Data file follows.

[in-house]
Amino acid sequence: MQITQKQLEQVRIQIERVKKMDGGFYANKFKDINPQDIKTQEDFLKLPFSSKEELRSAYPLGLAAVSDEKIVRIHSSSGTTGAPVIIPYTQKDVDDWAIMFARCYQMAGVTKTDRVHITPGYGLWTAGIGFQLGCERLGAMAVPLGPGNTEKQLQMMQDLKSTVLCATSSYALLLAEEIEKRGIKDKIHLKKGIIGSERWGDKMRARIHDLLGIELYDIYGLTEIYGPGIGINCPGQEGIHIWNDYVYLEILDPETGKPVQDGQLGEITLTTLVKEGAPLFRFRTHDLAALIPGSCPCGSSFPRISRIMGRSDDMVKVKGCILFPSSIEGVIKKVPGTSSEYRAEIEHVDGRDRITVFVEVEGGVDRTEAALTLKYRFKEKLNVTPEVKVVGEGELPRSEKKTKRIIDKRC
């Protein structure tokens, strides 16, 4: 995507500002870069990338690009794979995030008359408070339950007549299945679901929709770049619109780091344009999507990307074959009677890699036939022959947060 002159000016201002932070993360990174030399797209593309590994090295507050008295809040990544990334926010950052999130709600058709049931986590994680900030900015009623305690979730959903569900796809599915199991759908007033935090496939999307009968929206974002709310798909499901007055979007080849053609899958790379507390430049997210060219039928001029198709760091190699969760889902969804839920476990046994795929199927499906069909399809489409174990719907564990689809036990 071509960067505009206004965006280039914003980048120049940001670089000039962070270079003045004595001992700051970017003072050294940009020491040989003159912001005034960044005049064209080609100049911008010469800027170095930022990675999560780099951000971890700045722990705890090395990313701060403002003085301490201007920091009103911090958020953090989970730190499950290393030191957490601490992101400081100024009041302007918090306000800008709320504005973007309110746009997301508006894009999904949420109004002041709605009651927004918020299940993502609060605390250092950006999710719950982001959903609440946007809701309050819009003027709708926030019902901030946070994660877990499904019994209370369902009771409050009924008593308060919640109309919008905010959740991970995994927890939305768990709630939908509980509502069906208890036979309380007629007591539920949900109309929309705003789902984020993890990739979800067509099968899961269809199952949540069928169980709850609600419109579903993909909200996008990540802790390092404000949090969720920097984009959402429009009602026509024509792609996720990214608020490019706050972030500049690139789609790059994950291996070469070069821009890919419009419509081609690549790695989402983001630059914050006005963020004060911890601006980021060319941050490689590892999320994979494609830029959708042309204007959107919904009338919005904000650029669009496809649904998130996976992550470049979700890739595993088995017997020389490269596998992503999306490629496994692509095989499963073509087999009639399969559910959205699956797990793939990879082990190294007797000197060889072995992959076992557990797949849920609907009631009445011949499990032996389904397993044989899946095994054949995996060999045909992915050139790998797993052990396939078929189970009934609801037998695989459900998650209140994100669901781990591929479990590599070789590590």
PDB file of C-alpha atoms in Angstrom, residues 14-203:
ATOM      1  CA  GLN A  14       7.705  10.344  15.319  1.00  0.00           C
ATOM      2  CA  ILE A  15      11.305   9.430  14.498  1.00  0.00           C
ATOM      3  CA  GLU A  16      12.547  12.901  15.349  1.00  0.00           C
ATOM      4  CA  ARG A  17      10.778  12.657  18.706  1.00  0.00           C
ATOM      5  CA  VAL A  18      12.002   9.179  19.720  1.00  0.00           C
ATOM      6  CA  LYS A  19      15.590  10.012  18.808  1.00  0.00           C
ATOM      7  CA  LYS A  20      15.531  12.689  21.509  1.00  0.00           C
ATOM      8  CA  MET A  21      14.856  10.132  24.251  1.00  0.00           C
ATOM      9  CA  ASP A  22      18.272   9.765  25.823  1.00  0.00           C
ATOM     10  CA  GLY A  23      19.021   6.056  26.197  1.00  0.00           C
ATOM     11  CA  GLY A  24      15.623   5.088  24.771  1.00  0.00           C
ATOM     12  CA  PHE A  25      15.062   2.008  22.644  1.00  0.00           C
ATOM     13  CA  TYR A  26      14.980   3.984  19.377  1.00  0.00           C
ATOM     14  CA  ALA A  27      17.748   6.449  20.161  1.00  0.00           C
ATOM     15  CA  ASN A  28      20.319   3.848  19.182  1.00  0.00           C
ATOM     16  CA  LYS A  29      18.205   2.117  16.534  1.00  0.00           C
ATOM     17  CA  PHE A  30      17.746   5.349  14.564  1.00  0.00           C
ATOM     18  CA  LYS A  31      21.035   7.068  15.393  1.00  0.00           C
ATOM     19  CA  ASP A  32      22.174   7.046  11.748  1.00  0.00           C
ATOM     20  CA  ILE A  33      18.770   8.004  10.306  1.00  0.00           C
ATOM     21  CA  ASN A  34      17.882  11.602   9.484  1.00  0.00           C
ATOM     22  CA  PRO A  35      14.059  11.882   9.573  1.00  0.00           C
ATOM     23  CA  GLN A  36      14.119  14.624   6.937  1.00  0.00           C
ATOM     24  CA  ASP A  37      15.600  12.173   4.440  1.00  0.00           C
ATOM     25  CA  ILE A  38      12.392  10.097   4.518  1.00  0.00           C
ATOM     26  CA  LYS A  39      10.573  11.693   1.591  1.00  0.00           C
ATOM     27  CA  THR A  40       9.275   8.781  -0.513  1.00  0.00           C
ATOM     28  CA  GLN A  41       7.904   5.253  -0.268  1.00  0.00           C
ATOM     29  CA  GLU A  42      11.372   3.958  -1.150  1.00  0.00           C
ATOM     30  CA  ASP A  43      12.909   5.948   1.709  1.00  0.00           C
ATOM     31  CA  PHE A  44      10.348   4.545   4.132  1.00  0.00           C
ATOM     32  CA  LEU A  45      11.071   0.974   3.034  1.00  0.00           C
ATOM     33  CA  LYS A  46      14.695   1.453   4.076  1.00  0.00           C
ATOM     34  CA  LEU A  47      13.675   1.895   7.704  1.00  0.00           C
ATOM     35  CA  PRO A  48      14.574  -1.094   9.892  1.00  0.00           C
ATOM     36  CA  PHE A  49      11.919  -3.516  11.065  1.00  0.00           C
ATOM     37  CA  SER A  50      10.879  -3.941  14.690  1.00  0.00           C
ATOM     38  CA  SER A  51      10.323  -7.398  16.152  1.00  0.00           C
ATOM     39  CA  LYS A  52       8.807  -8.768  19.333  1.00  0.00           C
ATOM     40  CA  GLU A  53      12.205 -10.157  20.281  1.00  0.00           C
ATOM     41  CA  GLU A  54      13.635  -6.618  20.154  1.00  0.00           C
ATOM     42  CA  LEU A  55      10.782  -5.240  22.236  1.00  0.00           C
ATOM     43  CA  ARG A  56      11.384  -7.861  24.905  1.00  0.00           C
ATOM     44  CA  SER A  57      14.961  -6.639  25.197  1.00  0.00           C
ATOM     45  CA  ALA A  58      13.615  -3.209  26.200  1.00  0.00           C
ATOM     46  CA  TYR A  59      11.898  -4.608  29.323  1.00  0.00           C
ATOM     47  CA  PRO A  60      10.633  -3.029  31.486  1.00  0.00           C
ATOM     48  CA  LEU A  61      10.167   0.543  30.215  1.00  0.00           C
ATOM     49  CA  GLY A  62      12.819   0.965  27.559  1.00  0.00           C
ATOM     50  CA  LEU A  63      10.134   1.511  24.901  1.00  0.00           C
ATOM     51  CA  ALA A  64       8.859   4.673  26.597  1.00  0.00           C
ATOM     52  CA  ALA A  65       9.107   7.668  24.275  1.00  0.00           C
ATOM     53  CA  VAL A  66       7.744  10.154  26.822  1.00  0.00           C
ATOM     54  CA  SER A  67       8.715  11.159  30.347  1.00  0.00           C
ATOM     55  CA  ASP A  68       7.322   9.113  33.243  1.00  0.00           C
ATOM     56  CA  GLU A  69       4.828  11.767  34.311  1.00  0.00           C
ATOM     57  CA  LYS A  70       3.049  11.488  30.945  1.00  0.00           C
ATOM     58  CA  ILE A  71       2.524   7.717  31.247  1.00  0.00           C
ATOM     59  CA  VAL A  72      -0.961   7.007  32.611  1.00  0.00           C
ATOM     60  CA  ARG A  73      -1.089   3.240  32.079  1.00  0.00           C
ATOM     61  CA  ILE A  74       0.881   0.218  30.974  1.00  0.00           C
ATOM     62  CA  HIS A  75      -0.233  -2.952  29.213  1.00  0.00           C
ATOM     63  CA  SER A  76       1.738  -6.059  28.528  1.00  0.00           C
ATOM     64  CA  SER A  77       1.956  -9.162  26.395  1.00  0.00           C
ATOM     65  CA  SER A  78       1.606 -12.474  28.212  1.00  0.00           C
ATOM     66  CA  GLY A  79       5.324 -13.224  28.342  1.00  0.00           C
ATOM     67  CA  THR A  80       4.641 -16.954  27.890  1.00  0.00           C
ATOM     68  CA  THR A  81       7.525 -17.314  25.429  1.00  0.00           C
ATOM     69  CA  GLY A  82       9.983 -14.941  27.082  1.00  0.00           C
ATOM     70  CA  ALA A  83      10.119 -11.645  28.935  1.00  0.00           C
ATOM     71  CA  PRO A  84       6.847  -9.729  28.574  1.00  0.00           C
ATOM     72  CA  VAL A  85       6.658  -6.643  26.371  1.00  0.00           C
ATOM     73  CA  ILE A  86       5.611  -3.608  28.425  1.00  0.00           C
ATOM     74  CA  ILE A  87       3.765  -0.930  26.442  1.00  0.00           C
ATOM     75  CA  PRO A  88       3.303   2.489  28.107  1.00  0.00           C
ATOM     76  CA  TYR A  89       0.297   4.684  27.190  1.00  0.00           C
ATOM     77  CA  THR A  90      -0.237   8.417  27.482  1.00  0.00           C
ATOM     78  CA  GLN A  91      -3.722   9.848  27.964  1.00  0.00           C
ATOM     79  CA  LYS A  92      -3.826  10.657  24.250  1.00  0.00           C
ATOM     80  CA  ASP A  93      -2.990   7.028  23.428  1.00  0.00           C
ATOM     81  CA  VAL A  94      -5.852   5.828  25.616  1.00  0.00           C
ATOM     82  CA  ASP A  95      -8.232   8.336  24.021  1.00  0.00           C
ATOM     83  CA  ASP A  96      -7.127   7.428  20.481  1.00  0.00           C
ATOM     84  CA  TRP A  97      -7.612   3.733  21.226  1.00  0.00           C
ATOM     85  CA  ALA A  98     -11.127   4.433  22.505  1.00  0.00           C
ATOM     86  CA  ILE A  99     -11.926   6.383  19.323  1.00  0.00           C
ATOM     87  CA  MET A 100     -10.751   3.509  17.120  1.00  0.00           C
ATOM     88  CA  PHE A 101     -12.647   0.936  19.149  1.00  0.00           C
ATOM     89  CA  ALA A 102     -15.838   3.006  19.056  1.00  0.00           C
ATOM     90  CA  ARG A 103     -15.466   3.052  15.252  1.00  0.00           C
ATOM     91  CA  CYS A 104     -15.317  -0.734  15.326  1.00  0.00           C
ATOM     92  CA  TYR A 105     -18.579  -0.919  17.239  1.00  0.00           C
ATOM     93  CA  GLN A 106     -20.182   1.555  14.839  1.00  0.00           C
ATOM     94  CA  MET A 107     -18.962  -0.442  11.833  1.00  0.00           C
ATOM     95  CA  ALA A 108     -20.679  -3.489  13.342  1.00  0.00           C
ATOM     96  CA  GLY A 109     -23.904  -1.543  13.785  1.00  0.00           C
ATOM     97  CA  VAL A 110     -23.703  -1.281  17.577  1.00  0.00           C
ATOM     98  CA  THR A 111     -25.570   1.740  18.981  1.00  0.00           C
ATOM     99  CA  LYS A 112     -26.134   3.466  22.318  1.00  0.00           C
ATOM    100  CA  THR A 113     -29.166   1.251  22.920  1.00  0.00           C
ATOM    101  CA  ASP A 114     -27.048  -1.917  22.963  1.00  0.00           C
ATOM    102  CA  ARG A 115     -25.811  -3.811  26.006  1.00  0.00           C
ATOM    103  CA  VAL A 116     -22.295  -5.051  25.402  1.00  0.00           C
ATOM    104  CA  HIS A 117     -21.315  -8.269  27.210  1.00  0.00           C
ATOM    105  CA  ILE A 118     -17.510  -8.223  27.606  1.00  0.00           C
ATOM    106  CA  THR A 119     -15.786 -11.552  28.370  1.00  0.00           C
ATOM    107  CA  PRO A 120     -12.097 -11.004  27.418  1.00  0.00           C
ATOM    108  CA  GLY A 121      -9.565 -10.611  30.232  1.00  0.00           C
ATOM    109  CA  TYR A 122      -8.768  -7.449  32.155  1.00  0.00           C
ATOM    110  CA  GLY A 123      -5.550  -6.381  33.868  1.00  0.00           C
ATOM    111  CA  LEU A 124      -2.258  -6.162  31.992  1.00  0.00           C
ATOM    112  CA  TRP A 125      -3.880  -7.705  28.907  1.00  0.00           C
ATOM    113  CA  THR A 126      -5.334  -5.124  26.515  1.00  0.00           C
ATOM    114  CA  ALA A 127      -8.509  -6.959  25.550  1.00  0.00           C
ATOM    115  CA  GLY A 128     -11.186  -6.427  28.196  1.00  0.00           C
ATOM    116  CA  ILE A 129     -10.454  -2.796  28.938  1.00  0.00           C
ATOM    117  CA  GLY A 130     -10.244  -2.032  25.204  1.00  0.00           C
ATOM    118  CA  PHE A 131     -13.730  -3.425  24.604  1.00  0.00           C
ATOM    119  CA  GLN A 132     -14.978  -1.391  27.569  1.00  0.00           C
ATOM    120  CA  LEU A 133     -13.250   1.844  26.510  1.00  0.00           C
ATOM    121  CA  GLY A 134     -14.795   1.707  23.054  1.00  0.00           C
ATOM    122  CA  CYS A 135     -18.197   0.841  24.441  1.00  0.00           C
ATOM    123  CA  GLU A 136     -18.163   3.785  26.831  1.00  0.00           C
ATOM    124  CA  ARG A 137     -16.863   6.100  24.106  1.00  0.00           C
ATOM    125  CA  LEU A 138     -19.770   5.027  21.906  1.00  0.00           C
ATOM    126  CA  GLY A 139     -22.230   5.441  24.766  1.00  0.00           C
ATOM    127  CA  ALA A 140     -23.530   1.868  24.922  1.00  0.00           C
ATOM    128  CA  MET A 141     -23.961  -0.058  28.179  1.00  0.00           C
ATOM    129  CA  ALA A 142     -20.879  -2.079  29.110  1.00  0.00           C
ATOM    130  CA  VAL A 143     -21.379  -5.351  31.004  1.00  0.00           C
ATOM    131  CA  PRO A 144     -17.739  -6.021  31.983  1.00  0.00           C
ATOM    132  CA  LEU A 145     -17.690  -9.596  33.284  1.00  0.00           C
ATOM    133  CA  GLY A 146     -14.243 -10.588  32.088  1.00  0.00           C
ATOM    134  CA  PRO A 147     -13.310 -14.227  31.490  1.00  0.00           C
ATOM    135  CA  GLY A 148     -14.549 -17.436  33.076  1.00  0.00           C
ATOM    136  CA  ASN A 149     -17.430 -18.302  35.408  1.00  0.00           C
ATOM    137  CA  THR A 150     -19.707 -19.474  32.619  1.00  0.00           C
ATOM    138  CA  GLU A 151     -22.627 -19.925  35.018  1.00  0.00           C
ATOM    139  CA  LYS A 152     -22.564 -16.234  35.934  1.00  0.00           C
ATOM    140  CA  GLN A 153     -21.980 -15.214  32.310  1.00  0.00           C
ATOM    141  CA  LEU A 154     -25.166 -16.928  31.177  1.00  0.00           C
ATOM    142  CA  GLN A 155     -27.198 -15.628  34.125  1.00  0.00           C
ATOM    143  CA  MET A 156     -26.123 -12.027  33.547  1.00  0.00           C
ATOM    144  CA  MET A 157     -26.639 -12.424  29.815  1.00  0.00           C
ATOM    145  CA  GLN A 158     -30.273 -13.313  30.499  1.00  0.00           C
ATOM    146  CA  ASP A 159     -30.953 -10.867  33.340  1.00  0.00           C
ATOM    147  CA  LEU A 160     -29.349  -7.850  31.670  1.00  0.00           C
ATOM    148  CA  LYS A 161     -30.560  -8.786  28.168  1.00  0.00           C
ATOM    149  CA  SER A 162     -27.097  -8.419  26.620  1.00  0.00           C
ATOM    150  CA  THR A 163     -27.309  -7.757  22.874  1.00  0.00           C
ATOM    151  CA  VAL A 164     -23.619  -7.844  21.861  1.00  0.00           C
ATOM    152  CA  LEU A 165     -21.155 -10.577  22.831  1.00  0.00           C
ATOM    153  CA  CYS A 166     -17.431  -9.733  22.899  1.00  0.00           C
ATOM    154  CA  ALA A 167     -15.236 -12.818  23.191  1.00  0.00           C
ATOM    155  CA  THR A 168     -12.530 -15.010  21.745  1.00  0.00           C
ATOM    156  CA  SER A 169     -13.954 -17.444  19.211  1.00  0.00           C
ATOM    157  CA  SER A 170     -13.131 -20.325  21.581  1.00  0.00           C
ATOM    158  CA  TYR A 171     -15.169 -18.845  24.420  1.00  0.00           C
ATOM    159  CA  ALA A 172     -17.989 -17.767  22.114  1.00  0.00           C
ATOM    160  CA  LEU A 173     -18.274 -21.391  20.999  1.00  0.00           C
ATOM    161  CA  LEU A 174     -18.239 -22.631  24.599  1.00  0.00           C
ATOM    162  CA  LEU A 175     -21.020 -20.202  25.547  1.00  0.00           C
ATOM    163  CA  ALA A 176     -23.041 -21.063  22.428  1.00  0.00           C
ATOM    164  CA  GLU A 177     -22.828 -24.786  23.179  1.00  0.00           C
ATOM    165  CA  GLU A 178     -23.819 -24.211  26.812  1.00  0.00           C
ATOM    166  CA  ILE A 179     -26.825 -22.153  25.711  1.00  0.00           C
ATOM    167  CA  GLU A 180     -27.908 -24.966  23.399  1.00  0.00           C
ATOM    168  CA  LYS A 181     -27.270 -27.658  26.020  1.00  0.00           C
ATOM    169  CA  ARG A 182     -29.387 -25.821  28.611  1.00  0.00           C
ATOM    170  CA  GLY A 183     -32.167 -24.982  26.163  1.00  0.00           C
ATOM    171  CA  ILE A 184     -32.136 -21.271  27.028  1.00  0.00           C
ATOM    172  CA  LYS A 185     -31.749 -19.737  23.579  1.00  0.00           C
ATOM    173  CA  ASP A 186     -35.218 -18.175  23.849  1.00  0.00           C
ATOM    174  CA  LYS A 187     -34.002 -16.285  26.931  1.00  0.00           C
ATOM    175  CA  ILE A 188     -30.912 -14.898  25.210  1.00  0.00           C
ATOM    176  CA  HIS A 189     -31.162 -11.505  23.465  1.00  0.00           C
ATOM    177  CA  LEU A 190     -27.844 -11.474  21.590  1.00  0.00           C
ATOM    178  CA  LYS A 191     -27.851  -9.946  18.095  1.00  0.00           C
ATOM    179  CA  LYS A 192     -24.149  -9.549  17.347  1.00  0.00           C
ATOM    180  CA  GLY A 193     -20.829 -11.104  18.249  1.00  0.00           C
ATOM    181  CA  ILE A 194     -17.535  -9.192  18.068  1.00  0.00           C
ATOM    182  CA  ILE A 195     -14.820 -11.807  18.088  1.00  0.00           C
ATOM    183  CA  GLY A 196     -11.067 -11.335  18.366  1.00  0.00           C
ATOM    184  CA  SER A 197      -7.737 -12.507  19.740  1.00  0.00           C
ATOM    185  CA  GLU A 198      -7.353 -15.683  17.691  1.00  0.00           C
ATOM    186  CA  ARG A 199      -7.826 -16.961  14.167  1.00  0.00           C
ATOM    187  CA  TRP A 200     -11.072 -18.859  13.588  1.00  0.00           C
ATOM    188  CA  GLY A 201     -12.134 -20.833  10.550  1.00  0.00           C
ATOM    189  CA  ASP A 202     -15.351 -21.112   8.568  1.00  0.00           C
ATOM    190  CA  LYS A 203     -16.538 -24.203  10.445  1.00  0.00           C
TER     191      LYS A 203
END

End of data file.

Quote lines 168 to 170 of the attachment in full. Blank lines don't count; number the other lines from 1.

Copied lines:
ATOM    164  CA  GLU A 177     -22.828 -24.786  23.179  1.00  0.00           C
ATOM    165  CA  GLU A 178     -23.819 -24.211  26.812  1.00  0.00           C
ATOM    166  CA  ILE A 179     -26.825 -22.153  25.711  1.00  0.00           C